Puffed up feathers provide insulation to conserve body heat during cold northern winters.
The red-breasted nuthatch, sometimes called the Canadian nuthatch, is one of the most common of the hearty birds that over-winter in the forests across Canada.
The Snowy Owl is a large raptor that lives primarily in the Arctic and hunts mainly during the day.
Named after its peculiar call, the northern saw-whet owl (Aegolius acadicus) is a small "earless" owl that will elongate its body when threatened in order to mimic tree foliage.
Known for its distinctive "jay-jay" calls and its vibrant blue crest, the exotic-looking blue Jay (Cyanocitta cristata) is found east of the Rocky Mountains.
Named after the red robes worn by Roman Catholic cardinals, the Northern cardinal (Cardinalis cardinalis) is a bold, conspicuous bird that is known for its loud, clear songs.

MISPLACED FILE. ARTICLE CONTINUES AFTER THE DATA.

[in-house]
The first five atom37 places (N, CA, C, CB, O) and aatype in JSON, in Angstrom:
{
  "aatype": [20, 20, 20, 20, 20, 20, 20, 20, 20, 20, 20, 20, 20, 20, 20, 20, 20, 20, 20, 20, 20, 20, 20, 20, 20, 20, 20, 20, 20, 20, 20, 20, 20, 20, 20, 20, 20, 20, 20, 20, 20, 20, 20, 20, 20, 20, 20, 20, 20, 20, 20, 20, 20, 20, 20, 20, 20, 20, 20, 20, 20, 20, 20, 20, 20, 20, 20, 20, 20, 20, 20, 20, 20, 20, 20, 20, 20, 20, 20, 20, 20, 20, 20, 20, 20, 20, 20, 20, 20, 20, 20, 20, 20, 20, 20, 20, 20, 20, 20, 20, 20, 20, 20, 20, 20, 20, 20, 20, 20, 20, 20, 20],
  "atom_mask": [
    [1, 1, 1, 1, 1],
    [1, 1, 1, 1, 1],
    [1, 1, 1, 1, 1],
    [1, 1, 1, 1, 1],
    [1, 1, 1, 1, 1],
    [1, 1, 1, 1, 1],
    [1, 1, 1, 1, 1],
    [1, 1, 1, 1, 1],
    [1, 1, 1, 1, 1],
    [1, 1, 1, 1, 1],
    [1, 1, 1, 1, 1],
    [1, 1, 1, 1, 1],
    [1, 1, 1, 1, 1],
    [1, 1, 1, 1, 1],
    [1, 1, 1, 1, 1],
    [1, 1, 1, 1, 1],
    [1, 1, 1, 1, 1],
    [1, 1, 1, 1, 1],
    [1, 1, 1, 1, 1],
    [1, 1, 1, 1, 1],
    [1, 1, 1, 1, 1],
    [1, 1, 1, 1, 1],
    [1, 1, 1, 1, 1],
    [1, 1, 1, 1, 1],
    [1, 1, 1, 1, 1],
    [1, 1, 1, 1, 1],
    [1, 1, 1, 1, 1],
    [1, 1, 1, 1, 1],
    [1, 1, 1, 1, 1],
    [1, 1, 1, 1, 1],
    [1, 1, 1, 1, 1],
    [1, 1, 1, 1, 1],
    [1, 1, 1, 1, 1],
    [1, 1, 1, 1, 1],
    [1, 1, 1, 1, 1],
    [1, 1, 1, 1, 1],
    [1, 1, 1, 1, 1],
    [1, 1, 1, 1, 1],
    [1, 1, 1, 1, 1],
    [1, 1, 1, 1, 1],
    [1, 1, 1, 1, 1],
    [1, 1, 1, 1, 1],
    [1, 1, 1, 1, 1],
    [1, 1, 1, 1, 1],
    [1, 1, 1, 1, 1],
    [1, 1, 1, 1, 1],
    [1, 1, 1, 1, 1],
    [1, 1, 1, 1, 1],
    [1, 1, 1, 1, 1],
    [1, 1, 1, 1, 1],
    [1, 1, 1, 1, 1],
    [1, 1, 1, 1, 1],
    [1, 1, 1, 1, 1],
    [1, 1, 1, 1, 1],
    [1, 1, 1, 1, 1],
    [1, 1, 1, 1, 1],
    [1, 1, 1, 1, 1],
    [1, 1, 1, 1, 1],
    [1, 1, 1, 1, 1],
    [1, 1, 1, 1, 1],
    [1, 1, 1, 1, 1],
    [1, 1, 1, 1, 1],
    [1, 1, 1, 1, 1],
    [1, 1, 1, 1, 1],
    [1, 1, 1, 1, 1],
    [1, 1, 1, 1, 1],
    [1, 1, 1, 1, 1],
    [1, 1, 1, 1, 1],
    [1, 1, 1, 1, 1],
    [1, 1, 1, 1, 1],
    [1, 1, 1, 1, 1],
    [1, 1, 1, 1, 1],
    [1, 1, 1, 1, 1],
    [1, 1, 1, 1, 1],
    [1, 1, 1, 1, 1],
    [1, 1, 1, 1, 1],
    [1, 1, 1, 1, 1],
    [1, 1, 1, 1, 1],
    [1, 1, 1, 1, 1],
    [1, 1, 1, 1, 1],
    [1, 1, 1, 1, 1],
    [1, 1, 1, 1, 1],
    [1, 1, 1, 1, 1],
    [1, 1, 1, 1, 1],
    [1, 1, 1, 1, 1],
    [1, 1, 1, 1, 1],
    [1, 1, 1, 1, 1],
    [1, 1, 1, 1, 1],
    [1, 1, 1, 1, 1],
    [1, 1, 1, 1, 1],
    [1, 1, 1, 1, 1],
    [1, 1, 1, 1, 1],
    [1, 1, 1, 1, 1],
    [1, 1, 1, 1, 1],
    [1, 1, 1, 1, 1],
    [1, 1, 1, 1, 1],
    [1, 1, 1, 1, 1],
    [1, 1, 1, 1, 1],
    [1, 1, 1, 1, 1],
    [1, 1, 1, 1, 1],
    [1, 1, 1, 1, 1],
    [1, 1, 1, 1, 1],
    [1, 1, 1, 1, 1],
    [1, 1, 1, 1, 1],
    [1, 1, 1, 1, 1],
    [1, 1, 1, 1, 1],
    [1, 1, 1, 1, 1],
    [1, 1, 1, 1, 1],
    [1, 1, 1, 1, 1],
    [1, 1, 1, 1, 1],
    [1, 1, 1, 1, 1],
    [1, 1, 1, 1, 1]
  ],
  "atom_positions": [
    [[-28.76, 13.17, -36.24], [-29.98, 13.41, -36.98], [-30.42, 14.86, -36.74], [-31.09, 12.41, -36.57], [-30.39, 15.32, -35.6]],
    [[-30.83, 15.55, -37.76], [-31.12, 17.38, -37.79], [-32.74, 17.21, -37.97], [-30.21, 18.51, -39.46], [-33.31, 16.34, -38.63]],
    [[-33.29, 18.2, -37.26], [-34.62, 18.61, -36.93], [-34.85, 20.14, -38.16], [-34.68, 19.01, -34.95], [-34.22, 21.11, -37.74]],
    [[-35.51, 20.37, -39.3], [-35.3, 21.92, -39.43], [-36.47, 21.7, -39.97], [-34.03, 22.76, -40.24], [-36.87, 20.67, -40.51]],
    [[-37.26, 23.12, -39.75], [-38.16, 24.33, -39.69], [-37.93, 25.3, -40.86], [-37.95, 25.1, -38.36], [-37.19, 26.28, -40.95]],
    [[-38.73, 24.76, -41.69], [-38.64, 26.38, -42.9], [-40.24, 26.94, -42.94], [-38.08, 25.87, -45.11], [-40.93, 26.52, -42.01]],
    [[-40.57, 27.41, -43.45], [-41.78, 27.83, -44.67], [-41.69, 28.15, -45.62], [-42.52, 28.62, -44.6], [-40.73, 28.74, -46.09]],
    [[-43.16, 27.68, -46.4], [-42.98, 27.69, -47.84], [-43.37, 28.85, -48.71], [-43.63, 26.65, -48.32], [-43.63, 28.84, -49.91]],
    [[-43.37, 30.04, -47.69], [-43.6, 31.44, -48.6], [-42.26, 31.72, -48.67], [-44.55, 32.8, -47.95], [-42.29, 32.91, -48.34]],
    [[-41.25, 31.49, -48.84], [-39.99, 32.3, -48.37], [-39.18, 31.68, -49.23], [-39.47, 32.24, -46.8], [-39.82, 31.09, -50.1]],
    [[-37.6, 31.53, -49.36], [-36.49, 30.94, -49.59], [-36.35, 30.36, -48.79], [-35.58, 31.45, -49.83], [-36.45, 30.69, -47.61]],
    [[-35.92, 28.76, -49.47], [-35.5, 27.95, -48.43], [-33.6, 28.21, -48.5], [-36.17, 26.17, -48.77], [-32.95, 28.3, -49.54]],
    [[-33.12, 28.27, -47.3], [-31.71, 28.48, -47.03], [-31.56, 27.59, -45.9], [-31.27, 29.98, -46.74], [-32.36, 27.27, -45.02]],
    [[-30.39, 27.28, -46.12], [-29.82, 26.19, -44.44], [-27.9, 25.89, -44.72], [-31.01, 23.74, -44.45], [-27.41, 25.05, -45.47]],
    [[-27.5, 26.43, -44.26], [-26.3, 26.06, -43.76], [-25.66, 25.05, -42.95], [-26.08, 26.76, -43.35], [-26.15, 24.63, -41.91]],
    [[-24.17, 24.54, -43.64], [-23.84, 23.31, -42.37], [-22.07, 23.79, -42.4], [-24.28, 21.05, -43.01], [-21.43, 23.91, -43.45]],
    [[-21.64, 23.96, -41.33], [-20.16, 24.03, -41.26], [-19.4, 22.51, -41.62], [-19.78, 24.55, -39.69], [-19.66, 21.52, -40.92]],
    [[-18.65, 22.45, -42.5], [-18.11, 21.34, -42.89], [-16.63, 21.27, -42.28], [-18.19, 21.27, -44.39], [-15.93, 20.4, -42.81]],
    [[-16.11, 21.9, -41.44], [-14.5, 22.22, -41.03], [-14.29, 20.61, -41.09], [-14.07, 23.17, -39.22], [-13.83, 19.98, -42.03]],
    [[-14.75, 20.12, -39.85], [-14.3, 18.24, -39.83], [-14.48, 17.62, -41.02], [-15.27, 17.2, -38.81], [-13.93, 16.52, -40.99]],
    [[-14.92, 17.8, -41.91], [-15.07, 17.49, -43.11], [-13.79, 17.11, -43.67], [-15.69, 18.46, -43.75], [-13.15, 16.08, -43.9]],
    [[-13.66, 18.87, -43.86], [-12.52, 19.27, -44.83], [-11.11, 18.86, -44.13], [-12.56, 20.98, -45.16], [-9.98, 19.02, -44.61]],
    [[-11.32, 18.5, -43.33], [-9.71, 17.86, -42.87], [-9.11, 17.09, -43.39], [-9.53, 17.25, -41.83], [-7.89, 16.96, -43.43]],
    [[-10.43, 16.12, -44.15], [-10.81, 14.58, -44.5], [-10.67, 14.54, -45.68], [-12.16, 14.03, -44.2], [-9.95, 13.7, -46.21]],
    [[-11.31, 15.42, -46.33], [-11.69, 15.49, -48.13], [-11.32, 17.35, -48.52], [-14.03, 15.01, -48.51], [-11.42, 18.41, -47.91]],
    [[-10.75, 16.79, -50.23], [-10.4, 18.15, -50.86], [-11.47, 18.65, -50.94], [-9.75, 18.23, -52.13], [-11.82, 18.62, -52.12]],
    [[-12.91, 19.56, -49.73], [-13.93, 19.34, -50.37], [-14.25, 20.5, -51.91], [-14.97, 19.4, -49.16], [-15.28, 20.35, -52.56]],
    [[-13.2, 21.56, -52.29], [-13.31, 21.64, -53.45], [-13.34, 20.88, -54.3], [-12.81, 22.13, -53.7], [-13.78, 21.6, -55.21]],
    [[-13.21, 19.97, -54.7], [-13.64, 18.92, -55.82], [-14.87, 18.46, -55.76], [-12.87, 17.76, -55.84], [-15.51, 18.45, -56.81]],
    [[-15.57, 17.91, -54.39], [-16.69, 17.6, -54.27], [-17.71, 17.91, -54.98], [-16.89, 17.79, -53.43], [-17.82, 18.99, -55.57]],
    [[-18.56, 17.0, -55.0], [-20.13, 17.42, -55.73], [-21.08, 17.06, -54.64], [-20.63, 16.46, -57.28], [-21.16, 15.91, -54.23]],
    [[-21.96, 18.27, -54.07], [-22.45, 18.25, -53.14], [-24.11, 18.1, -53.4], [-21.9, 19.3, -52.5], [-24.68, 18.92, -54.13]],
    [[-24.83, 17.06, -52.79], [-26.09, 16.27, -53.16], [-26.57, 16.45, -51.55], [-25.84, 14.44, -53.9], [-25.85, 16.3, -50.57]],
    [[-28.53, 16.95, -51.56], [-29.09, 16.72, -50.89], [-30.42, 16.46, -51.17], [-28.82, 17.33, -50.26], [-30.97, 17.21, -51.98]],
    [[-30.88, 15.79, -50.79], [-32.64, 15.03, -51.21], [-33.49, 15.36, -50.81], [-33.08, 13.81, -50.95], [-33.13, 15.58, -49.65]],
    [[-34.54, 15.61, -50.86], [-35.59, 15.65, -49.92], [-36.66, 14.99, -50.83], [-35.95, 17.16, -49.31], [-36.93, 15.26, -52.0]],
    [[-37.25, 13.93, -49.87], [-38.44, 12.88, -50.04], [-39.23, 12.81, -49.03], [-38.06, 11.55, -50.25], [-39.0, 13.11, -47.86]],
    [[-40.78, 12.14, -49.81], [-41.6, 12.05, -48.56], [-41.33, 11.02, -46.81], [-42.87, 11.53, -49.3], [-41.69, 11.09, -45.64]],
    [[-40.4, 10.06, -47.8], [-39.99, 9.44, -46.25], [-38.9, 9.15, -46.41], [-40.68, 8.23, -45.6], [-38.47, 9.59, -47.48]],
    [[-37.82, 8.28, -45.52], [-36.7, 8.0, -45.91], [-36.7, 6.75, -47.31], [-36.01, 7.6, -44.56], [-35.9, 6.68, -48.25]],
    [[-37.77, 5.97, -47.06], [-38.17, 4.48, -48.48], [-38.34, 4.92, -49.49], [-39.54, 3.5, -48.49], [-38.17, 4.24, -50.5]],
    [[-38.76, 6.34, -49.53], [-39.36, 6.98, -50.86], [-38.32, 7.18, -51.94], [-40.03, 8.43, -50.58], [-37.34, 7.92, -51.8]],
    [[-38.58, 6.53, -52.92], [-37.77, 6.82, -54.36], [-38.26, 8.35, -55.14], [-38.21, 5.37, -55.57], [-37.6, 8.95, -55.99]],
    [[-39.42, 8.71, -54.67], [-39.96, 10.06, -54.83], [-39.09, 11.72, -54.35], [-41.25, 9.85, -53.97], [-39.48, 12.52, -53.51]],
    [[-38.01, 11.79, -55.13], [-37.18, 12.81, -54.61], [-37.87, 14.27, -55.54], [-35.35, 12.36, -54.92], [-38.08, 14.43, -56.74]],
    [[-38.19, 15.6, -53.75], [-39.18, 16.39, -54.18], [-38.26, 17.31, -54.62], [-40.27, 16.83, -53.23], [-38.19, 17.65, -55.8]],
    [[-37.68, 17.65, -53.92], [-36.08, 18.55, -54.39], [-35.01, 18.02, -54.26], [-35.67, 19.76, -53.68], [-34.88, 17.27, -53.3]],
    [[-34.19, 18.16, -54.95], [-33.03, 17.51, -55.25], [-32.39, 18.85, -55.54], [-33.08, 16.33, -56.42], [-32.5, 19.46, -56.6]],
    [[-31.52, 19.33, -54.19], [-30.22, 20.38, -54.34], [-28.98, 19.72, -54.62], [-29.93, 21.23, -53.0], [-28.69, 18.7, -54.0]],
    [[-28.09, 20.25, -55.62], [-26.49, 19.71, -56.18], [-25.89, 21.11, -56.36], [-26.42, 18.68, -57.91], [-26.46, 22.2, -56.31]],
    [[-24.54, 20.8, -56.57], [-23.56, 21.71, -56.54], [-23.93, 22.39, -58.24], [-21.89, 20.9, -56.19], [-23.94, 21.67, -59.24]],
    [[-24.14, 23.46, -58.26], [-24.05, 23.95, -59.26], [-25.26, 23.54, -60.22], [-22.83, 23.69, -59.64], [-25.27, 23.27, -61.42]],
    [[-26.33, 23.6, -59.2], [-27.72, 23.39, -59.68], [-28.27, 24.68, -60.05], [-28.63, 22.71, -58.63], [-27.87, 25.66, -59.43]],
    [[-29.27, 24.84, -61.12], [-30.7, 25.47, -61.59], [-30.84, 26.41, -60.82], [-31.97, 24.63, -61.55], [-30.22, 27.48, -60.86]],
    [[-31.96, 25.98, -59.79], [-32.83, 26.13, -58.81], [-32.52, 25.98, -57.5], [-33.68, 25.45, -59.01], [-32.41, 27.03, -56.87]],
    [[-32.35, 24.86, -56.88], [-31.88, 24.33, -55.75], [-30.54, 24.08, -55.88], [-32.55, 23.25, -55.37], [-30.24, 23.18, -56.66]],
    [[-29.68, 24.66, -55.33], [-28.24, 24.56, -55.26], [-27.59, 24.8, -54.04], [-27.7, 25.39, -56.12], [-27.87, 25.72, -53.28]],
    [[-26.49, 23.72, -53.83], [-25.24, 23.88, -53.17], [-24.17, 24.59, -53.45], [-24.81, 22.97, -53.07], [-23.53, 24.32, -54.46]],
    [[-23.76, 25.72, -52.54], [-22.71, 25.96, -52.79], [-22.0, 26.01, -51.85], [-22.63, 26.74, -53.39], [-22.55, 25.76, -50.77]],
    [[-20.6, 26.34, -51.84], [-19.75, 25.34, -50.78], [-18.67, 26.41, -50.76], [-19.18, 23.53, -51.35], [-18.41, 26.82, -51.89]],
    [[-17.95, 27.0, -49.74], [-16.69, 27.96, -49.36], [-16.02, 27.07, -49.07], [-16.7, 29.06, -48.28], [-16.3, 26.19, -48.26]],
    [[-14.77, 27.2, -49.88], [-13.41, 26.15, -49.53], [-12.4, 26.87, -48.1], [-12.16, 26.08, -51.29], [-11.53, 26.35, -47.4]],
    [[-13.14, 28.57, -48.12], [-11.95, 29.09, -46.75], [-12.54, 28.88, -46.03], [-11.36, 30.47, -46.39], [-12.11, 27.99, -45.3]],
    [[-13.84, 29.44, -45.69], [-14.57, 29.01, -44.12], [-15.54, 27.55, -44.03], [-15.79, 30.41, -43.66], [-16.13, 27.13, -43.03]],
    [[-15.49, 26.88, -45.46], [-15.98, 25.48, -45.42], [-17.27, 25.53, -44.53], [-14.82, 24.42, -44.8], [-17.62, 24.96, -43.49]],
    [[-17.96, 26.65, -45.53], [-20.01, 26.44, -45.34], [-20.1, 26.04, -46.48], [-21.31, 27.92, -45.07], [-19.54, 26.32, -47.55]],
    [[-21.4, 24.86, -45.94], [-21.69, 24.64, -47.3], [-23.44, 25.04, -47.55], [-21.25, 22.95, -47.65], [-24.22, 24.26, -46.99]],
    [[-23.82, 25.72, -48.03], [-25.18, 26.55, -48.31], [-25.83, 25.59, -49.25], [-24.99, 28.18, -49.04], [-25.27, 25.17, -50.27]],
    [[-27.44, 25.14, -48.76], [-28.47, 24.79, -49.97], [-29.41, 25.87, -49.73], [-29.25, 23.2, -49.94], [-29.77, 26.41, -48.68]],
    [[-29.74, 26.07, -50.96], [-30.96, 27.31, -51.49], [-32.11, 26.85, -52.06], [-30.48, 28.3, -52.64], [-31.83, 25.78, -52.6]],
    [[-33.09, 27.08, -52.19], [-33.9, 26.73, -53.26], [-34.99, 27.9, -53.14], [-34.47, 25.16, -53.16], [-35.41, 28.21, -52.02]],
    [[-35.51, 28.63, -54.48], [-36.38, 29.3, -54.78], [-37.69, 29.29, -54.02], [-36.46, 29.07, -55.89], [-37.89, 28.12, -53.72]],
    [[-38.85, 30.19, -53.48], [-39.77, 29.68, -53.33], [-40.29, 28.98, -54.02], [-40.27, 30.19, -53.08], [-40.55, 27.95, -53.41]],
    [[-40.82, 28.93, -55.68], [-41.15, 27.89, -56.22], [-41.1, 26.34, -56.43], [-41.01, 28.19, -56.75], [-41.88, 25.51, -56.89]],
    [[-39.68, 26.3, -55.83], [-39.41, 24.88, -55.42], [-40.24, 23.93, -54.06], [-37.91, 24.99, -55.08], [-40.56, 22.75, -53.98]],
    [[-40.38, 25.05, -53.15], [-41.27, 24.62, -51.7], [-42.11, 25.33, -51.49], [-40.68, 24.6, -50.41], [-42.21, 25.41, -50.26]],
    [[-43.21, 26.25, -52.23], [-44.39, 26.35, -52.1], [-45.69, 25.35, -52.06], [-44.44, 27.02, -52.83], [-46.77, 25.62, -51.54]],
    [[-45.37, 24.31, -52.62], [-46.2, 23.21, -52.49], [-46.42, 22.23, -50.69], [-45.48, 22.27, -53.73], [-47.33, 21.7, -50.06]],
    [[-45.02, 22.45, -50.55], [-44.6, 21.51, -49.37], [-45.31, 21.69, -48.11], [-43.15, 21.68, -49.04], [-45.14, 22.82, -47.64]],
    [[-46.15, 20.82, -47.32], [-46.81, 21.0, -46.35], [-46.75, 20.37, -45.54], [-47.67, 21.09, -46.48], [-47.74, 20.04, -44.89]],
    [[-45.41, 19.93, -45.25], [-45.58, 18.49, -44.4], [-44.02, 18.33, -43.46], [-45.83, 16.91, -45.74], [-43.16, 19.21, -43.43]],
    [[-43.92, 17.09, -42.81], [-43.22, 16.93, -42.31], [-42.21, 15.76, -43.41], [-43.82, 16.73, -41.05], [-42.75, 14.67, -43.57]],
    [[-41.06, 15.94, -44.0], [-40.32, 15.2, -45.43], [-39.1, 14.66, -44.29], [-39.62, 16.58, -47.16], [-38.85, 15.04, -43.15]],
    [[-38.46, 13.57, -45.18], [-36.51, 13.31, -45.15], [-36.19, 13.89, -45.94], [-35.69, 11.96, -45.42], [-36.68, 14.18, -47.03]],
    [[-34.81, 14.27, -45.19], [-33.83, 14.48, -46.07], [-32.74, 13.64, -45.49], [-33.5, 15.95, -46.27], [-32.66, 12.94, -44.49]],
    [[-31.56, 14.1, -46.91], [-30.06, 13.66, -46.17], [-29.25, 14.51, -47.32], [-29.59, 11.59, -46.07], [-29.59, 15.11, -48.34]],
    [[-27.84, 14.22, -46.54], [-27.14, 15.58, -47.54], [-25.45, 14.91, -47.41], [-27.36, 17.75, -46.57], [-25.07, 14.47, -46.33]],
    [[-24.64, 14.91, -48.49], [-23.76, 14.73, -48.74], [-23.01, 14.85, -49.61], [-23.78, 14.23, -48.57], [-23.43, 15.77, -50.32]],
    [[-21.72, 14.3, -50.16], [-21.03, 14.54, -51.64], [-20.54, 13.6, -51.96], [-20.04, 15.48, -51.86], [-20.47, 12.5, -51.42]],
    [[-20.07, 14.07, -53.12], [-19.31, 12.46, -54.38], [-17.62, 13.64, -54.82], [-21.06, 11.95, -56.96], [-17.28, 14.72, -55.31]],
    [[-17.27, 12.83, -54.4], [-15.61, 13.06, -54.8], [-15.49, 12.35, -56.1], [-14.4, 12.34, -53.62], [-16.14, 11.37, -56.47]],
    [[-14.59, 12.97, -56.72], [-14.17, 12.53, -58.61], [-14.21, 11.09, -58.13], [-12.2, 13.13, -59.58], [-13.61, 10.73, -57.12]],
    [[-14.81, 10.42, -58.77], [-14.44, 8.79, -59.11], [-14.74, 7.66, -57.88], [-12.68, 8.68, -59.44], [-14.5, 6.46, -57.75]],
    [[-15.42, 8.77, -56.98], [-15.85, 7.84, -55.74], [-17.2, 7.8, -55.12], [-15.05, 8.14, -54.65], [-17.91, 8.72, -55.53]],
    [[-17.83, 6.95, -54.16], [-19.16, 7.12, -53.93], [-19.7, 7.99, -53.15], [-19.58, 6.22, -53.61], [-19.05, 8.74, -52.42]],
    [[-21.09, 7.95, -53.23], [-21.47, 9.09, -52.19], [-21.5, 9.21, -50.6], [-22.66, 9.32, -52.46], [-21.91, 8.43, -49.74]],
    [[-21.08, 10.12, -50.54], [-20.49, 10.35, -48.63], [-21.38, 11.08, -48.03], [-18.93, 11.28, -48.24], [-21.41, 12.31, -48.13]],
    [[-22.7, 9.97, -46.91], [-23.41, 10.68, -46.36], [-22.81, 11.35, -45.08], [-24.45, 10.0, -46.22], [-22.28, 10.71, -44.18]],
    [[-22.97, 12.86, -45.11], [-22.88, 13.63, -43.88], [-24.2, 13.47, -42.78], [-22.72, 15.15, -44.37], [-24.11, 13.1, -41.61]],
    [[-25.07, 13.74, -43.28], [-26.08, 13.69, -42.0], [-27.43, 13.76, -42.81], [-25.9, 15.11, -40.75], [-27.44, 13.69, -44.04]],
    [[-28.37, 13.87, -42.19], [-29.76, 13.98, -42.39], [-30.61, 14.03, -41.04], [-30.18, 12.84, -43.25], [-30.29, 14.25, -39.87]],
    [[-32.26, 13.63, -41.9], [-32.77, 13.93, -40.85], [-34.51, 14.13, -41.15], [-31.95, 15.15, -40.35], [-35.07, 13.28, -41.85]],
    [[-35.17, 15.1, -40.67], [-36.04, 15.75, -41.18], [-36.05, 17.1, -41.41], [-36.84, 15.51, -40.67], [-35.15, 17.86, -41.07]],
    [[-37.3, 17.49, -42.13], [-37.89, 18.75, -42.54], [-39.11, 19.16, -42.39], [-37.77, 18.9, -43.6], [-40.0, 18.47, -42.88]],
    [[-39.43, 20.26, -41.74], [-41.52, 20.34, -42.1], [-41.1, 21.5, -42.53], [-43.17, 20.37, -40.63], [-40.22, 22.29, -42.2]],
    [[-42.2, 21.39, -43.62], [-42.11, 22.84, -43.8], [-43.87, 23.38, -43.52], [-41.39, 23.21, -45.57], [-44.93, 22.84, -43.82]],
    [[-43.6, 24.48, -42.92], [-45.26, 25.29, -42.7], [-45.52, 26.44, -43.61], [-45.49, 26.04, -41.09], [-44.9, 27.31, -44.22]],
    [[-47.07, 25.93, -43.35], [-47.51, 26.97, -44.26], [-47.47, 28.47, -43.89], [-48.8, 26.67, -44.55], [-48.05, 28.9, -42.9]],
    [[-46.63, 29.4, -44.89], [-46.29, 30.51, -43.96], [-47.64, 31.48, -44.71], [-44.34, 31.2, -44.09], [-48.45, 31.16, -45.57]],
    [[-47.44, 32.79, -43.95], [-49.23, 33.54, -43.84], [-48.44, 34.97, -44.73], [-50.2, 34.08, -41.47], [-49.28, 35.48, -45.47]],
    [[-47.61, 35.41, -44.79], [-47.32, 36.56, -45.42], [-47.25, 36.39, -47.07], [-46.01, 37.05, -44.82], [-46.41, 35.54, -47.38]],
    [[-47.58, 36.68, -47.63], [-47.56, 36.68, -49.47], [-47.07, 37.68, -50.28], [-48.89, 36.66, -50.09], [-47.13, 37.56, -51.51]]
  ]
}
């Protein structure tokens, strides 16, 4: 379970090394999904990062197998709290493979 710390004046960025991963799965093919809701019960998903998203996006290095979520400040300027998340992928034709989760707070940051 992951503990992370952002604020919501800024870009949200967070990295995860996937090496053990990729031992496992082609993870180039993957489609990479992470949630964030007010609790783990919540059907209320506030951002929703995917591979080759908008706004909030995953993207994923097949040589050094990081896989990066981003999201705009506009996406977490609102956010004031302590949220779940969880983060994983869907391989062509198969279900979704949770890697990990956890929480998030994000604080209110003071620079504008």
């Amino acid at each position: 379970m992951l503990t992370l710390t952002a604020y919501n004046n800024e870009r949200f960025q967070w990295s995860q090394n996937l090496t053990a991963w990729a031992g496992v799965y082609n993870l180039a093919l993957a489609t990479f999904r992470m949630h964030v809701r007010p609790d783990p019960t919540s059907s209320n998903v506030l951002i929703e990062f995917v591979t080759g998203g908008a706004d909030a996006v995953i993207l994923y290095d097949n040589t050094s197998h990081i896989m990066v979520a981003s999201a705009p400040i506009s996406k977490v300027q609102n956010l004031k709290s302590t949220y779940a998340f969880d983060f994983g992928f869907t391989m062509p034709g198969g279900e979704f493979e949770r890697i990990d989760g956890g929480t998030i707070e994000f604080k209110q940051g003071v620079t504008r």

The black-capped chickadee (Poecile atricapillus) can remember thousands of different hiding places where they store seeds and other food items for later recovery.
A breeding adult pine grosbeck (Pinicola enucleator) develops pouches in the floor of its mouth for carrying food to its young.
Boreal owls (Aegolius funereus) are found in older boreal forest throughout Canada. Female owls are much larger than males and use abandoned pileated woodpecker hollows for nesting.
The pine grosbeak (Pinicola enucleator) is a favourite of bird watchers with its bright red plumage and tame behaviour. This bird is a year round resident of Canada's boreal forest.
If you buy 12 or more cards, you get a 20% discount.
Back to Wilderness Committee home page >>
Store home page >>